The new school is one of the most respected Judo families in PA.  Patrick Johnston and Jim Dignan were my direct coaches.  I've worked out with Jason Dignan before they went full on MMA, and even after in MMA but during our Judo classes,  he was mainly teaching the MMA classes at the same time. (he has a large MMA class 4 nights a week)

If you've made it to this point in my 'essay', I appreciate it.  I understand it's a bit of rambling.

Pat had seen how I was at my brown belt and not continuing.  That wasn't good enough for him.  He pushed me to continue my studies with him and Jim for my black belt.  I've been asked before why I continue Judo/Jujitsu and the only answers I really can say are, "why not?"  To me it's more than throws and joint locks.  It's more than Japanese words and pyjamas.  Even when you're not on the mat, you can benefit from the principles of Judo.

In the book "The Canon Of Judo" written by Kyuzo Mifune 5 main points and 7 principles are listed.

"Five main points
1. Only the actions of a flexible mind and body can defeat strength and rigidity....
2.Display the most dynamic energy in the worst situation...
3. Negligence is the equivalent of lacking fixed principles...
4.Never hold to a fixed idea, exist in a selfless state...
5. Never make light of trivial matters, instead have a faithful heart."

"Seven Disciplines
1. Avoid falsehood in spirit.
2.Do not lose confidence.
3. Correct your posture.
4. Be swift.
5. Use your power without restraint.
6. Do not neglect your training.
7.Discipline yourself.

If you think of these, not just in the martial terms but also in spiritual terms you can see how these apply to life in general.

Two other statements are integral to Judo as well.
Seiryoku zen yo (Maximum efficiency through minimum effort) and Jita kyoei (Mutual welfare and benefit).  Those two statements are pretty self explanatory.

I don't want to get into the origins of Judo and everything in between.  If you're really interested in that, check out or even wiki it.

With that said, Judo is an important part of my life even if I'm not training the techniques of Judo.  The same thing with the principles of Bushido.  They are important to me as well.  On principle one of the most difficult things that I've accomplished was being able to call myself a student of Judo.  There's a misconception that a black belt is a mastery of an art.  It is not.  It's the start of the journey. Thank you Pat, Jim and Jason for getting me there.  I expect to be humbled by Pat MANY more times...especially since we've got a black belt in JuJitsu to get to.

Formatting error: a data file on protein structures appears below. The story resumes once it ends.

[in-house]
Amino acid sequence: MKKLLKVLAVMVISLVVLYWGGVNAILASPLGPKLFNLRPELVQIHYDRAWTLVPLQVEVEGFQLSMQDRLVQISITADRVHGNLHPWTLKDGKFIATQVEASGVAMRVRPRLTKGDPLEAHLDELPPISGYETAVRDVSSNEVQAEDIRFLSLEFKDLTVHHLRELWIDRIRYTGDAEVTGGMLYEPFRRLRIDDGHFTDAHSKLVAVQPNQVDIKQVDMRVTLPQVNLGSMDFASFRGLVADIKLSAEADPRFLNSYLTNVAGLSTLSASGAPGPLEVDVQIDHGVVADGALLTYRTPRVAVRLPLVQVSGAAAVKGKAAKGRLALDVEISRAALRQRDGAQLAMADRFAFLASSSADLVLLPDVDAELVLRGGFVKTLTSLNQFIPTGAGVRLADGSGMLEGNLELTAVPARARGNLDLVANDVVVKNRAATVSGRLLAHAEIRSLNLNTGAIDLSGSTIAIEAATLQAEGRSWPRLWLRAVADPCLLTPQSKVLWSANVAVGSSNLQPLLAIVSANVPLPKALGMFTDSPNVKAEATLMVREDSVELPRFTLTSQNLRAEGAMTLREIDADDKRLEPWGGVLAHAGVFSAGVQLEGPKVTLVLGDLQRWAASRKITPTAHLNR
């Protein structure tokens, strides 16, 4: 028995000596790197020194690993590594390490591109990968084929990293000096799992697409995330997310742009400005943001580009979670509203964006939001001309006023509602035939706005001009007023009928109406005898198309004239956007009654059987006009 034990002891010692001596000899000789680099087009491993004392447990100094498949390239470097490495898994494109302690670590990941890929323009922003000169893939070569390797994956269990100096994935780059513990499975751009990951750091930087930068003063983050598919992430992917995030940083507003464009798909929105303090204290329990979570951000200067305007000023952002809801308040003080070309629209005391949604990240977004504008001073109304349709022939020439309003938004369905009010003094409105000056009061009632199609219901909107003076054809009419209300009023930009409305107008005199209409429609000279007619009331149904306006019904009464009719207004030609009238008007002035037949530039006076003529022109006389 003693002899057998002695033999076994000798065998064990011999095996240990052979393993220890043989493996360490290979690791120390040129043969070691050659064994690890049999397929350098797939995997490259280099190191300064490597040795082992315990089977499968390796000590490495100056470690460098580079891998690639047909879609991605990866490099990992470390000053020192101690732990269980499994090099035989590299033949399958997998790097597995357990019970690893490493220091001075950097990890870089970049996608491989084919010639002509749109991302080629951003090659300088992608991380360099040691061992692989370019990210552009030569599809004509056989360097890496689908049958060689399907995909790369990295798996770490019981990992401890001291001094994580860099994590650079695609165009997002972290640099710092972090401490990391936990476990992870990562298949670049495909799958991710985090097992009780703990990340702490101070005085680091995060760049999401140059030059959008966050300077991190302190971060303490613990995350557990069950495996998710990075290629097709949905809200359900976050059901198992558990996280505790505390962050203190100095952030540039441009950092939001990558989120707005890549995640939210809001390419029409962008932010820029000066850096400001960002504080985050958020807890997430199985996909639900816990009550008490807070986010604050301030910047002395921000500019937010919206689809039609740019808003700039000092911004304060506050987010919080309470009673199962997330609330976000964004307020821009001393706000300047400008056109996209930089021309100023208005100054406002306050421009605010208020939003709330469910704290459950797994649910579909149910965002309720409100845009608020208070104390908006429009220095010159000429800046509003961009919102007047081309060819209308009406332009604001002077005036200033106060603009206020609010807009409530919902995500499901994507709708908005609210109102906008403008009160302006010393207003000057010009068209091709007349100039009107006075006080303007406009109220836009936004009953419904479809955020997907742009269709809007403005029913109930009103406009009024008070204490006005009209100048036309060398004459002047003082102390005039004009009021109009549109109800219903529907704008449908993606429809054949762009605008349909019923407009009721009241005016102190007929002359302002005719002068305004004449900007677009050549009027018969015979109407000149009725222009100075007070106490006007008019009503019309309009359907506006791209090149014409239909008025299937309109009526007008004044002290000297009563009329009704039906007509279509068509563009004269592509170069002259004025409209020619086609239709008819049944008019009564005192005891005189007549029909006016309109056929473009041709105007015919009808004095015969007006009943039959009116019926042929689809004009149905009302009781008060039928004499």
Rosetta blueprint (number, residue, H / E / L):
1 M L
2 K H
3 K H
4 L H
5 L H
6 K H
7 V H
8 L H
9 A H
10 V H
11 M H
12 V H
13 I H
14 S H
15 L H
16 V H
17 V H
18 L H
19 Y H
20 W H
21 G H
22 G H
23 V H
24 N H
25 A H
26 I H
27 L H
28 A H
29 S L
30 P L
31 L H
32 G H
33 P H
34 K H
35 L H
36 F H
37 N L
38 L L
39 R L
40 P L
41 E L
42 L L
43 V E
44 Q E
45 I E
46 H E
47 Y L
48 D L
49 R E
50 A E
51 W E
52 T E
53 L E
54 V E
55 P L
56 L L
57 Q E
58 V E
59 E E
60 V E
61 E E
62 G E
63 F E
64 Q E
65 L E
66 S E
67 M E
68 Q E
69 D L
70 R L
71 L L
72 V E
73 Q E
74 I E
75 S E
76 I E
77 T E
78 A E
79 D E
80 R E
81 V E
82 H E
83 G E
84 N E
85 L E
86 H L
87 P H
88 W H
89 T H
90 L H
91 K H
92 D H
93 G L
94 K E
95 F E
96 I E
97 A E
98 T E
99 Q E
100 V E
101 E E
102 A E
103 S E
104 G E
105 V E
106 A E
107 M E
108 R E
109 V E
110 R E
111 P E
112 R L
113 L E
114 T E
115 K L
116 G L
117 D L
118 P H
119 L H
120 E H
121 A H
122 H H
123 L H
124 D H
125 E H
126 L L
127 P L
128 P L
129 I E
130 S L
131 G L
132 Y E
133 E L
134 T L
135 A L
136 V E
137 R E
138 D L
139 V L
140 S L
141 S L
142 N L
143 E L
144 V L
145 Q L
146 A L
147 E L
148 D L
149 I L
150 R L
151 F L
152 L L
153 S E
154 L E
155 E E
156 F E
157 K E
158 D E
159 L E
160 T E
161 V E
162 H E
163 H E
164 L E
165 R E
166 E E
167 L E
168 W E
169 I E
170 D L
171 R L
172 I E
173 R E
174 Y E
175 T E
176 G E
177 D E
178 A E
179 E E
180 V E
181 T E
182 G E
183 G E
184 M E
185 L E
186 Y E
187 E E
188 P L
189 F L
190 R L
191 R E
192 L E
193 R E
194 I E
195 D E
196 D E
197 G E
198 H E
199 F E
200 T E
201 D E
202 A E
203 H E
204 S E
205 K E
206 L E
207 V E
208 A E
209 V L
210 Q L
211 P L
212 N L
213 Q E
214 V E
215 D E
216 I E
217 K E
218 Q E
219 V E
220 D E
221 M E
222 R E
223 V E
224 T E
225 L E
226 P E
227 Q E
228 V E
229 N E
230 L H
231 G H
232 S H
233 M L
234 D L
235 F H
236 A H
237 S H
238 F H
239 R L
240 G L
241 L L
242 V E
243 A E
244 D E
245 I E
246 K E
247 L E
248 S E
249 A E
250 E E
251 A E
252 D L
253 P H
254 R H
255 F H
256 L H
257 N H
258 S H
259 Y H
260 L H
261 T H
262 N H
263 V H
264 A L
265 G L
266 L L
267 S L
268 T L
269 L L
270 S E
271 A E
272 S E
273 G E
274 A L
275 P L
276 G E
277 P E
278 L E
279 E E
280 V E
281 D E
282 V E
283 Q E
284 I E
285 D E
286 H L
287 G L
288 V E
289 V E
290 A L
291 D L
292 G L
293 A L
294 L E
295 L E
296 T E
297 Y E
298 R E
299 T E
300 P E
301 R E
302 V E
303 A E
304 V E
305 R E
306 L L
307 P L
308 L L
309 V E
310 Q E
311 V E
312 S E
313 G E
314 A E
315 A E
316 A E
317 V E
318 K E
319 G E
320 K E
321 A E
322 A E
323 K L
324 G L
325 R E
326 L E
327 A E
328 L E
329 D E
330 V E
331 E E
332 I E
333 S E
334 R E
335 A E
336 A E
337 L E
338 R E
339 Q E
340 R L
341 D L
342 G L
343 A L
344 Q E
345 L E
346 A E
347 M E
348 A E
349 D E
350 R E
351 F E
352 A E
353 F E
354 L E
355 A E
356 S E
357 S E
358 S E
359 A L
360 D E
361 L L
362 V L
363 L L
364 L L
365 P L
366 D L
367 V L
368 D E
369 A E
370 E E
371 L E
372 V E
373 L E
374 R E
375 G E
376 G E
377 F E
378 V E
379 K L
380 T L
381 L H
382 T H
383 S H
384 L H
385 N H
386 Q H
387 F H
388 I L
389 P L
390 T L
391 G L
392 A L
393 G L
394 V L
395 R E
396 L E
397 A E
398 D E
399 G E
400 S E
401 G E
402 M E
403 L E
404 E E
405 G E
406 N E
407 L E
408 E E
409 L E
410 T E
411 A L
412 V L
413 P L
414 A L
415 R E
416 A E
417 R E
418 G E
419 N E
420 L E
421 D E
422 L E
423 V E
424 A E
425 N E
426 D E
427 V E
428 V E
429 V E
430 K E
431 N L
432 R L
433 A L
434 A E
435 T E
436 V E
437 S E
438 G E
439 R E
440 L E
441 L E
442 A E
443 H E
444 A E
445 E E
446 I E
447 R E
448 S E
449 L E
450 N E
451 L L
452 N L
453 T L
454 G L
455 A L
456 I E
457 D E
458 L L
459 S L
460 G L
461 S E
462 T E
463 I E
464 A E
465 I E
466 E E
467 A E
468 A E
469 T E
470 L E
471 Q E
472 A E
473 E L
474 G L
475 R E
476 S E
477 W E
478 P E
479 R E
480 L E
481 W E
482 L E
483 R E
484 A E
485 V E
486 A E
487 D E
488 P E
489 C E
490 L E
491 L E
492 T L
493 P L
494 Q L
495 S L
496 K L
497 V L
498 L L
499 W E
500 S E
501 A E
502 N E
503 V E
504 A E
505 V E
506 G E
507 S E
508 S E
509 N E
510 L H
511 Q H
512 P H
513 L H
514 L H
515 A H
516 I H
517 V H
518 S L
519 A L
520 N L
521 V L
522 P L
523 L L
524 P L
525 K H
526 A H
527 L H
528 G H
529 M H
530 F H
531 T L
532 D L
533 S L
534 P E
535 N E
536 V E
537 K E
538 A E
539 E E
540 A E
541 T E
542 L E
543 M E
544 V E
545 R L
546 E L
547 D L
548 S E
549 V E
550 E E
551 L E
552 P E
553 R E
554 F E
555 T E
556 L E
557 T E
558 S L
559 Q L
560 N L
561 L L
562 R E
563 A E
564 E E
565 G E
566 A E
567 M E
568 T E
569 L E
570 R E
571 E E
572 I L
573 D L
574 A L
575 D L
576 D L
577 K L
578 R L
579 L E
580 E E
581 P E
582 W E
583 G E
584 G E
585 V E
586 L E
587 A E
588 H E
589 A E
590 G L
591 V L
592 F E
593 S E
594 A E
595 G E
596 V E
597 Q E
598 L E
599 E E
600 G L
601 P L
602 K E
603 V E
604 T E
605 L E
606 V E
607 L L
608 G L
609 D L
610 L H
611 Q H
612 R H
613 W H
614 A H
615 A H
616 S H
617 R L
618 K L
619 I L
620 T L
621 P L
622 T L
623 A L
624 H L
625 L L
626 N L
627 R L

There's a cool way to fold your gi where you can loop your belt over your shoulder to carry the whole rig, but for a photo, I like this much more.

Wednesday, October 10, 2012

Part 2

This is part 2 of a 3 part blog update.

I spent some time walking around Oakland and ended up at Mt Washington in Pittsburgh last Saturday. 

As I said in part one, when it comes to photos, I'm all about people.  Well I wanted to try and avoid taking photos of people.  I

Here's a few more photos from that day
This is a mural in (guess where) Oakland. 

I like the lines and shapes of this.  I enjoy the contrast of colors as well.

I just was walking by and I seen this.  Not really sure what it's all about.

In a shop window there were these absolutely faded beer bottles.  (in part one I spoke about seeing in b/w)  I imagined it as a b/w image, with only the pale blue of the Blue Moon bottle.

This is one of the more strange editions at the car show.  I'm not too sure what it is, but it was neat.

This guy was enjoying an apple, and I snapped a photo.

These women were taking pictures of each other in the grass.  I like taking photos of people taking photos.

This building is massive, but I exaggerated the foreground with my perspective and lens choice.

Just people walking across the street.


I don't know much about the history of the Burgh, so I don't really have an idea of what I'm looking for in the Burgh skyline.  I'm also shooting it at 2PM...If only I was there for the evening.  The Burgh has such a pretty skyline.

Someone left it there on the bench...

Part three will have the remainder of the weirdo stuff and also the cars.  Thanks for looking.

Saturday, October 6, 2012

Part 1 of 2...maybe 3

Today was an interesting day.  Without getting into the details of the arrangement, I was a back-up photographer for a group today.  Basically it goes like this.  I walk around the town where they have an event.  If their normal person calls in sick/dead/missing or something else awful, they call me to head to the location.  Otherwise, I just walk around.  In a way it's awesome because there's really no pressure...then in a few ways it stinks because of a few things.  First, it's always last minute.  Second, you are loaded up to shoot a wedding and may have loaded up for nothing.  Third, it's never close to home (I do this by choice though) and Fourth, it's the first time you'll meet that client.